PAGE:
- congestive heart failure; or
- high blood pressure.
Steroid medication affects your immune system. You may get infections more easily. Steroids can also worsen or reactivate an infection you've already had. Tell your doctor about any illness or infection you have had within the past several weeks.
It is not known whether this medicine will harm an unborn baby. Tell your doctor if you are pregnant.
You should not breastfeed while using dexamethasone.
How should I take dexamethasone?
Follow all directions on your prescription label and read all medication guides or instruction sheets. Your doctor may occasionally change your dose. Use the medicine exactly as directed.
Your dose needs may change due to surgery, illness, stress, or a medical emergency. Tell your doctor about any such situation that affects you.
This medicine can affect the results of certain medical tests. Tell any doctor who treats you that you are using dexamethasone.
Do not stop using dexamethasone suddenly, or you could have unpleasant withdrawal symptoms. Ask your doctor how to safely stop using this medicine.
In case of emergency, wear or carry medical identification to let others know you use dexamethasone.
Store at room temperature away from moisture and heat.
What happens if I miss a dose?
Call your doctor for instructions if you miss a dose of dexamethasone.
What happens if I overdose?
Seek emergency medical attention or call the Poison Help line at 1-800-222-1222.
An overdose of dexamethasone is not expected to produce life threatening symptoms. Long term use of high doses can lead to thinning skin, easy bruising, changes in body fat (especially in your face, neck, back, and waist), increased acne or facial hair, menstrual problems, impotence, or loss of interest in sex.
What should I avoid while taking dexamethasone?
Avoid being near people who are sick or have infections. Call your doctor for preventive treatment if you are exposed to chickenpox or measles. These conditions can be serious or even fatal in people who are using steroid medicine.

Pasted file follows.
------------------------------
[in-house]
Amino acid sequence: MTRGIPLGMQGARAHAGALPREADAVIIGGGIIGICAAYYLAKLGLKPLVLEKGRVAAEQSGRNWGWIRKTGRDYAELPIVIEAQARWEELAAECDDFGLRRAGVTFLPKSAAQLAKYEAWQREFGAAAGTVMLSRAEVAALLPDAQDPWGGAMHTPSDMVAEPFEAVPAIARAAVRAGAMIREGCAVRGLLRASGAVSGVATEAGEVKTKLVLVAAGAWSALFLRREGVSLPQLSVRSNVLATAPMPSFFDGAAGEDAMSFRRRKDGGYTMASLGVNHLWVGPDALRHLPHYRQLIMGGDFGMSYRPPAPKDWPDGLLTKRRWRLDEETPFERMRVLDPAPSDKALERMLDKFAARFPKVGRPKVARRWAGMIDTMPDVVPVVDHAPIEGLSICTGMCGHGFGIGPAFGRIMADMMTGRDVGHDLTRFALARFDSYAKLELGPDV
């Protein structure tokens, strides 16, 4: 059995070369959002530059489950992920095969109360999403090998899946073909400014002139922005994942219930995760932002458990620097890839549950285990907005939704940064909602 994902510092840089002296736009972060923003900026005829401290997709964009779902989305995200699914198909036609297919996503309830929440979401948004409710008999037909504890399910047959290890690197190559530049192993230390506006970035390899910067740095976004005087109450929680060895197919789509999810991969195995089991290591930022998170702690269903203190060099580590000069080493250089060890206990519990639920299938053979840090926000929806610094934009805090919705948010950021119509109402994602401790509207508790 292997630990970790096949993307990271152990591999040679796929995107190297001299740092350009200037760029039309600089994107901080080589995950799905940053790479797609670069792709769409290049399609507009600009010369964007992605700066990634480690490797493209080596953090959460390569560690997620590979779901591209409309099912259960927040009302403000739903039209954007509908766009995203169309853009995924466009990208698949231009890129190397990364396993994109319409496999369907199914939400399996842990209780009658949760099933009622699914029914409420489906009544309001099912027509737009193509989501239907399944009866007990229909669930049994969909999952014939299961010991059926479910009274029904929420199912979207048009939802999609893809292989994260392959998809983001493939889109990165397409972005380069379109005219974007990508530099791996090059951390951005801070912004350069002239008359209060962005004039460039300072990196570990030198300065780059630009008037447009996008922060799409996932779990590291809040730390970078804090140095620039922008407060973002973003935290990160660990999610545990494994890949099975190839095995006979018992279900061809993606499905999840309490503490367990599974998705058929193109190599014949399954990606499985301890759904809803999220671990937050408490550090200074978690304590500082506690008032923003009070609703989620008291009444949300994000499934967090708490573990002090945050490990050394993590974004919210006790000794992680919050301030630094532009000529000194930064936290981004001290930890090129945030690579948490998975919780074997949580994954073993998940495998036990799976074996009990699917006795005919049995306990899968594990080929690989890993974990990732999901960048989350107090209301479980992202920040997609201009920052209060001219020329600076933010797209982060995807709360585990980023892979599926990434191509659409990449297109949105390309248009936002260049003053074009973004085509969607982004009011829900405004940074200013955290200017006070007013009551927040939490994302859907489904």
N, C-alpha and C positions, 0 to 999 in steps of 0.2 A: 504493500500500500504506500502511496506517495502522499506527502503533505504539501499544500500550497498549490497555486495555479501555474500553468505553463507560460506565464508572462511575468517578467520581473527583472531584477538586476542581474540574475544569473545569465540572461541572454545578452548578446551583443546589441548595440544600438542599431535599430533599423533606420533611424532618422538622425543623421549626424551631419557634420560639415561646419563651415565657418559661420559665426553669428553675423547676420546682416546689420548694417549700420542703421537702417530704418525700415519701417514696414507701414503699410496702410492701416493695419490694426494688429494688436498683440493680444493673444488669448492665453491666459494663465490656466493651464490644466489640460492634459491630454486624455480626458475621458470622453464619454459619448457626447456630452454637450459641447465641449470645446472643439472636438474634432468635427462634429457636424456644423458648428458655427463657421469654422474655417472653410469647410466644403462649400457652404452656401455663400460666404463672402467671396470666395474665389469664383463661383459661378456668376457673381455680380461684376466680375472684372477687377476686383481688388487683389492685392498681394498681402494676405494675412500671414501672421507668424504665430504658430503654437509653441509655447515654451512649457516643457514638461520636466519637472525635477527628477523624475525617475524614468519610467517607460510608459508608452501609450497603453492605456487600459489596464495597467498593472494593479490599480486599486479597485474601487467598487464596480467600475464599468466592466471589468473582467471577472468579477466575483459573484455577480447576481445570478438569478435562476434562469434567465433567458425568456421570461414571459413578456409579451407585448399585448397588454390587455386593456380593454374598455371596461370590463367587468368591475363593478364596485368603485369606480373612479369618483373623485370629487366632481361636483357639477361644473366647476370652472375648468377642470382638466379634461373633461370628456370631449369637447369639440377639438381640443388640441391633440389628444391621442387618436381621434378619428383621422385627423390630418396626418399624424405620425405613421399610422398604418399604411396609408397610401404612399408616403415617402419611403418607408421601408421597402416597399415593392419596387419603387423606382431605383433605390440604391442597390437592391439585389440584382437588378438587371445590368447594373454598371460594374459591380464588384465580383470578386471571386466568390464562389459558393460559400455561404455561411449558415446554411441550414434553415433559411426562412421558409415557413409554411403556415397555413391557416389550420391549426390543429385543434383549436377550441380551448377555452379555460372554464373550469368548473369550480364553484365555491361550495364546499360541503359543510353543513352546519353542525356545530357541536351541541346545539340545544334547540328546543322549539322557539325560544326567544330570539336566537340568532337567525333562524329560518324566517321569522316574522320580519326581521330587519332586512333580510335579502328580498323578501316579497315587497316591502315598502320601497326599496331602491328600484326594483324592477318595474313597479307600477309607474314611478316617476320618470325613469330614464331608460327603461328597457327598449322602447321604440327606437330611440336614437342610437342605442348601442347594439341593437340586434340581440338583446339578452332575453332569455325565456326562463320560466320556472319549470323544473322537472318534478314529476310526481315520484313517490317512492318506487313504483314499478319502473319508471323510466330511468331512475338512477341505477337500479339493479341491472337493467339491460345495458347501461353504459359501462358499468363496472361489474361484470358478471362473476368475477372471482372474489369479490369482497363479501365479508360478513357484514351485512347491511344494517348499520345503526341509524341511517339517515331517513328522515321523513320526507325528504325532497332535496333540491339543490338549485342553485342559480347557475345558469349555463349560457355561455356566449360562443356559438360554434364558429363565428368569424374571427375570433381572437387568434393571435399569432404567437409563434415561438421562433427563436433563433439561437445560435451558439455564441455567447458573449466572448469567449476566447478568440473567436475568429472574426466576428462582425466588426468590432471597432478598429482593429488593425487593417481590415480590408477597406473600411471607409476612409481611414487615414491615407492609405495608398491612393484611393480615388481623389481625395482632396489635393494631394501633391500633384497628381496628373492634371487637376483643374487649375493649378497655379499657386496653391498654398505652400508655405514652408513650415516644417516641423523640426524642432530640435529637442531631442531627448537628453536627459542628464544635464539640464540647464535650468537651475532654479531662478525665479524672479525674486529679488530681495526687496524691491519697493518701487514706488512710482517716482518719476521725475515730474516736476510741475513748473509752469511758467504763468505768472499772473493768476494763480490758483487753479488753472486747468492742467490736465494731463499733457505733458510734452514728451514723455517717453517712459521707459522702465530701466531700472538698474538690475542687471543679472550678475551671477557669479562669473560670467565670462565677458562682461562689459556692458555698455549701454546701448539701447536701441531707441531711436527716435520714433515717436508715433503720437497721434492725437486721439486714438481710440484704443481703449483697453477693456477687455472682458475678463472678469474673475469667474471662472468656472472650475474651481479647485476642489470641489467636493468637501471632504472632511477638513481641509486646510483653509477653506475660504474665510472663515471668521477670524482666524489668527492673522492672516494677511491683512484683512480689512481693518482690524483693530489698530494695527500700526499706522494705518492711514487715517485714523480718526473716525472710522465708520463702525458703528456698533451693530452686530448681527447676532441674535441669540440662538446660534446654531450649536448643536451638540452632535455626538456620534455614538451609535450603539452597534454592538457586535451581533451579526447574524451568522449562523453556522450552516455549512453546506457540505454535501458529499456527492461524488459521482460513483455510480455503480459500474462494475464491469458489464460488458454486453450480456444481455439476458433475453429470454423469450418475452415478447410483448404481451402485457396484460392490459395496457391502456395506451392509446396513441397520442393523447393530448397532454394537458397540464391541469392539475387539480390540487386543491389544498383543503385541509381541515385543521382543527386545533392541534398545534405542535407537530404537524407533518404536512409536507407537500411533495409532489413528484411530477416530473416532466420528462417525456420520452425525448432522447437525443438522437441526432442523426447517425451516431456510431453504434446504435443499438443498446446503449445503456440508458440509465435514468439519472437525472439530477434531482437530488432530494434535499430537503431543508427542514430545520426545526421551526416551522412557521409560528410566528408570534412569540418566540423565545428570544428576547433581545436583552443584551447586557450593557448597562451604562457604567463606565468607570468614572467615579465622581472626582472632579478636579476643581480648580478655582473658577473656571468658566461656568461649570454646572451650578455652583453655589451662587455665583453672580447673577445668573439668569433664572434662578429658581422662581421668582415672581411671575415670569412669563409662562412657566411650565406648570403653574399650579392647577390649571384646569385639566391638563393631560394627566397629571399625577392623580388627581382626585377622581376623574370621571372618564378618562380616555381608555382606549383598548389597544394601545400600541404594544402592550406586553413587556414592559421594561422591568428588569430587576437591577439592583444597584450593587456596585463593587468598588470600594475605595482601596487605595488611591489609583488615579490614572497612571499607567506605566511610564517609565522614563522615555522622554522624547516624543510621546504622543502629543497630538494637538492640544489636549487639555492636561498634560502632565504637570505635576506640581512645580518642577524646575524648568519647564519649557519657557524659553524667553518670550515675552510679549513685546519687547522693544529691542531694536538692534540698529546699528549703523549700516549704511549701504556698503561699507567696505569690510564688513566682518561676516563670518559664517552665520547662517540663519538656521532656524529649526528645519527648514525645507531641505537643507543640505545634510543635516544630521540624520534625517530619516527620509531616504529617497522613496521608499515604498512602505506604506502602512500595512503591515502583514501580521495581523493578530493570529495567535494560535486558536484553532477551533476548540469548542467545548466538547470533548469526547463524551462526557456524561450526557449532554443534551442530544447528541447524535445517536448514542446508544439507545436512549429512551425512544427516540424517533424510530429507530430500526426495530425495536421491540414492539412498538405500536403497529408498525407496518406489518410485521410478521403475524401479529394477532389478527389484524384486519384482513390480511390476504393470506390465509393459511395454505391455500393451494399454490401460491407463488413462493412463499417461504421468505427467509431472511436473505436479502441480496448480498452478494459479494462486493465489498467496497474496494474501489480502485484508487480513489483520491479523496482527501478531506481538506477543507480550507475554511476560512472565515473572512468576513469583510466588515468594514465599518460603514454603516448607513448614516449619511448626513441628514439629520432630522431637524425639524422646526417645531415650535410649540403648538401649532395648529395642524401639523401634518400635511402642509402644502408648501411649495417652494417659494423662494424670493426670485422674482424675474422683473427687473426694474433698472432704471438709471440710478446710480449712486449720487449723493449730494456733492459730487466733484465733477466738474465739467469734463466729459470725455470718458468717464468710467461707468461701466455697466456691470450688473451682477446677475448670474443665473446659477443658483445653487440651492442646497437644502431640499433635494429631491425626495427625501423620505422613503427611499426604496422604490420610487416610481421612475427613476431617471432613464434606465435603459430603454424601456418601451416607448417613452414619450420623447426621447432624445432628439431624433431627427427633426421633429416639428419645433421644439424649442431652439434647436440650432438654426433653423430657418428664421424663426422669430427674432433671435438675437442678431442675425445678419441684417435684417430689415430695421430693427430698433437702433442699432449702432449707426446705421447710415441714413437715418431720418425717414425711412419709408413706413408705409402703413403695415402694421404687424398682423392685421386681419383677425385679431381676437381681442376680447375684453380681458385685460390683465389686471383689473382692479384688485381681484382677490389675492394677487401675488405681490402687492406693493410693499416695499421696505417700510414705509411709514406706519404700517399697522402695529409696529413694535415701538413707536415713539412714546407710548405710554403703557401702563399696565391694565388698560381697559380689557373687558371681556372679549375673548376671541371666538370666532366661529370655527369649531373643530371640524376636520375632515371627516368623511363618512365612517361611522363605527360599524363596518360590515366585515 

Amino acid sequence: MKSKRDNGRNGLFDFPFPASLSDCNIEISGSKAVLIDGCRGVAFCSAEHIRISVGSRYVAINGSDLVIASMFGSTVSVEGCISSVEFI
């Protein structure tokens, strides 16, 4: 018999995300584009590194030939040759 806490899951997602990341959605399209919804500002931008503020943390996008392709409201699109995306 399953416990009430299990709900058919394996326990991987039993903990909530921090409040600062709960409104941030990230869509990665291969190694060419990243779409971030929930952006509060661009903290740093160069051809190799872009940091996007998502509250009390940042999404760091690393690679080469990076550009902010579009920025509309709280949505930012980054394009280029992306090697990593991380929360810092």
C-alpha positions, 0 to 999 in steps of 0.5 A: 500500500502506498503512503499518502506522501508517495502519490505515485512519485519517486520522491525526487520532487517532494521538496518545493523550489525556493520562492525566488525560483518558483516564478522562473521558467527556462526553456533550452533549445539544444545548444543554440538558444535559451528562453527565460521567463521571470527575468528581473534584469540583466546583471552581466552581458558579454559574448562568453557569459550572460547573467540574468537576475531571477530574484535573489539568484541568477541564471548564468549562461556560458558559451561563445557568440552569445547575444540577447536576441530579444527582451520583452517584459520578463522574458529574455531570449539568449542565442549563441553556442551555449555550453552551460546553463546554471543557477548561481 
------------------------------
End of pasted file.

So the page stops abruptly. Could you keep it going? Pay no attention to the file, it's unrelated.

Avoid drinking alcohol while you are taking dexamethasone.
Do not receive a "live" vaccine while using dexamethasone. The vaccine may not work as well during this time, and may not fully protect you from disease. Live vaccines include measles, mumps, rubella (MMR), polio, rotavirus, typhoid, yellow fever, varicella (chickenpox), and zoster (shingles).
What other drugs will affect dexamethasone?
Sometimes it is not safe to use certain medications at the same time. Some drugs can affect your blood levels of other drugs you take, which may increase side effects or make the medications less effective.
Tell your doctor about all your current medicines. Many drugs can affect dexamethasone, especially:
- an antibiotic or antifungal medicine;
- birth control pills or hormone replacement therapy;
- insulin or diabetes medications you take by mouth;
- medicine to treat dementia or Parkinson's disease;
- a blood thinner--warfarin, Coumadin, Jantoven; or
- NSAIDs (nonsteroidal anti-inflammatory drugs)--aspirin, ibuprofen (Advil, Motrin), naproxen (Aleve), celecoxib, diclofenac, indomethacin, meloxicam, and others.
This list is not complete and many other drugs may affect dexamethasone. This includes prescription and over-the-counter medicines, vitamins, and herbal products. Not all possible drug interactions are listed here.
Where can I get more information?
Your pharmacist can provide more information about dexamethasone.